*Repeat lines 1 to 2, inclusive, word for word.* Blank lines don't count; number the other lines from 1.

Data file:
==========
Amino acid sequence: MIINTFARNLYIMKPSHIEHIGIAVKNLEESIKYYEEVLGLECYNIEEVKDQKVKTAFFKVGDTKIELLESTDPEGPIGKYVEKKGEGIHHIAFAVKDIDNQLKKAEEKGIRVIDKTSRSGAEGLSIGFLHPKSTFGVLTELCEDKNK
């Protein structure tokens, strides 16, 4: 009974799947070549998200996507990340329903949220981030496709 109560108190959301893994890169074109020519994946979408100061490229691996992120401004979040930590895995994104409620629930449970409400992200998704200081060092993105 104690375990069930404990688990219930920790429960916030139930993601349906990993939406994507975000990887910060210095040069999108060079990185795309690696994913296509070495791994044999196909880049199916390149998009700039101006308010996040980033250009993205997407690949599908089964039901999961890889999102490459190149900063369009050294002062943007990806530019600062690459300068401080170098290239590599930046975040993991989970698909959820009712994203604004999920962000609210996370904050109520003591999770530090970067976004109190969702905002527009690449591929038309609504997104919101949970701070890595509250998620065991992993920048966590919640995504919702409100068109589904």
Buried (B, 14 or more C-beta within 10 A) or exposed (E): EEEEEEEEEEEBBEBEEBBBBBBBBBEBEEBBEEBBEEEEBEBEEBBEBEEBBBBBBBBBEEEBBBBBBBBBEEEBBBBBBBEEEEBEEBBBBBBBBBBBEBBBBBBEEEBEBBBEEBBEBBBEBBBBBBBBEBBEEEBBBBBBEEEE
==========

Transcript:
Amino acid sequence: MIINTFARNLYIMKPSHIEHIGIAVKNLEESIKYYEEVLGLECYNIEEVKDQKVKTAFFKVGDTKIELLESTDPEGPIGKYVEKKGEGIHHIAFAVKDIDNQLKKAEEKGIRVIDKTSRSGAEGLSIGFLHPKSTFGVLTELCEDKNK
């Protein structure tokens, strides 16, 4: 009974799947070549998200996507990340329903949220981030496709 109560108190959301893994890169074109020519994946979408100061490229691996992120401004979040930590895995994104409620629930449970409400992200998704200081060092993105 104690375990069930404990688990219930920790429960916030139930993601349906990993939406994507975000990887910060210095040069999108060079990185795309690696994913296509070495791994044999196909880049199916390149998009700039101006308010996040980033250009993205997407690949599908089964039901999961890889999102490459190149900063369009050294002062943007990806530019600062690459300068401080170098290239590599930046975040993991989970698909959820009712994203604004999920962000609210996370904050109520003591999770530090970067976004109190969702905002527009690449591929038309609504997104919101949970701070890595509250998620065991992993920048966590919640995504919702409100068109589904």